Abstract: The chemical and mineralogical properties of six soils previously believed to be developed from coastal plain sediments were found to be significantly influenced by thin loess overlays and admixtures. The study included two profiles each of the Atwood, Lucedale and Savannah series. Atwood formed primarily in deep loess over coastal plain sediments, Lucedale showed definite loess influence to a depth of 10 in. and possible mixing to a greater depth, whereas the Savannah indicated the presence of slight loess to a depth of 20 in. Both the Atwood and Lucedale soils are well drained, whereas Savannah is moderately well drained and contains a fragipan.
The mineralogy of the coarse clay (2-0·2 µm) appeared to be the most diagnostic feature indicating genetic differences among the soils. Montmorillonite in this clay fraction was most abundant in Atwood, diminished in Lucedale and occurred only in trace amounts in Savannah. In both the Atwood and Lucedale soils very little montmorillonite was found at depths of 35 in. where coastal plain influence apparently predominates. Conversely, aluminous vermiculite-chlorite intergrade minerals were least abundant, in Atwood, increased in Lucedale and occurred in greatest amounts in Savannah.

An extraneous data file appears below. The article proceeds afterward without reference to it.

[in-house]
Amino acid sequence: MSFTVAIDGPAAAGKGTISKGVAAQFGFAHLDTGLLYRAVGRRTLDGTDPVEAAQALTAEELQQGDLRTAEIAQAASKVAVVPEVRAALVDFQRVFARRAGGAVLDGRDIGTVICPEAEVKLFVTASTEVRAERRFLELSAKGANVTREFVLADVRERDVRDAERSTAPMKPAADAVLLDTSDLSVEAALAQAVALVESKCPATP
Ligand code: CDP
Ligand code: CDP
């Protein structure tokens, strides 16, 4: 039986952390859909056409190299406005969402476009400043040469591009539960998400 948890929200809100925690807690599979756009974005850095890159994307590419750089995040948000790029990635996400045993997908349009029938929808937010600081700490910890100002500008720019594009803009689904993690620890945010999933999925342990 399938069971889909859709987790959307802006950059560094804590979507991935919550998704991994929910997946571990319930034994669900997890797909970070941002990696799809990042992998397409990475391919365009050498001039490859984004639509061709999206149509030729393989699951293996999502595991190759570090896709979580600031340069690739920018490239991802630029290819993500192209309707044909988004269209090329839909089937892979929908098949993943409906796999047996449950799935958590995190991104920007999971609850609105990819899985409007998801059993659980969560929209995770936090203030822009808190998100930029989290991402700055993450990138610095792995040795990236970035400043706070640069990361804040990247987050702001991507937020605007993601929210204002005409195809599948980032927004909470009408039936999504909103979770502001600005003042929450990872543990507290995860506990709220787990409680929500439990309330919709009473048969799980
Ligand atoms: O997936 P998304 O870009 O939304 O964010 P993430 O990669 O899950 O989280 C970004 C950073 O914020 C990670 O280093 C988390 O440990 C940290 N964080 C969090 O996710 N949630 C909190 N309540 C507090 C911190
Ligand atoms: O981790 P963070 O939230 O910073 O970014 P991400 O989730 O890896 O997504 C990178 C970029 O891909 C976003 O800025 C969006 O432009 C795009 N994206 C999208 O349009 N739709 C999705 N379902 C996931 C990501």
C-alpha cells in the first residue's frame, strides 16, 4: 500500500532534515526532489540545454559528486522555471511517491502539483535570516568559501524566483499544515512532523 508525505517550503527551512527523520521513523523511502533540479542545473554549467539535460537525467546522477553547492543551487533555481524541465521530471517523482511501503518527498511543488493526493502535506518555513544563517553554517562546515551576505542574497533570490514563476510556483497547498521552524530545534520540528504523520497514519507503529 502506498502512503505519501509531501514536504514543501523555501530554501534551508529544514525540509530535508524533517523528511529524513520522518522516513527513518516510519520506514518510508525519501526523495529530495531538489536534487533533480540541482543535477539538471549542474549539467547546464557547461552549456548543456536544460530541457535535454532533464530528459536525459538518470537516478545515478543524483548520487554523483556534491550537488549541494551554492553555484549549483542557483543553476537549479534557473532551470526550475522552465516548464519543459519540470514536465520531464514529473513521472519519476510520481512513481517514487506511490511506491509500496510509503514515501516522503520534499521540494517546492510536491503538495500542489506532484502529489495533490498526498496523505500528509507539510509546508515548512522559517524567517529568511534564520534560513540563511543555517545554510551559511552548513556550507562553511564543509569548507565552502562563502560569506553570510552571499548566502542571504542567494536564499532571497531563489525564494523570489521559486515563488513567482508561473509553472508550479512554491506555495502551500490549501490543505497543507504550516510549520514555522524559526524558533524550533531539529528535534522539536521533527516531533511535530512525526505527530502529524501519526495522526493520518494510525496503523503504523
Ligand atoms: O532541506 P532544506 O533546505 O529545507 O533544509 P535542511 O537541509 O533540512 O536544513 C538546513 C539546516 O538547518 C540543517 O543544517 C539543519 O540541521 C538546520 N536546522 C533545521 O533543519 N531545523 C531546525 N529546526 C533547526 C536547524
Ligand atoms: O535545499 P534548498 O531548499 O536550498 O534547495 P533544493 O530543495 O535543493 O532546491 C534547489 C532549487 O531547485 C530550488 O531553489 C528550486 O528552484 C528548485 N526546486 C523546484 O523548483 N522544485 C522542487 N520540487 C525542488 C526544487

Accompanying these changes in mineralogy were corresponding changes in the chemical properties. Although no consistent differences in Ca and Mg content were found between the Atwood and Lucedale soils, both Atwood and Lucedale were much higher in exchangeable Ca and Mg than Savannah. Soil pH and base saturation increased in the order Savannah, Lucedale and Atwood.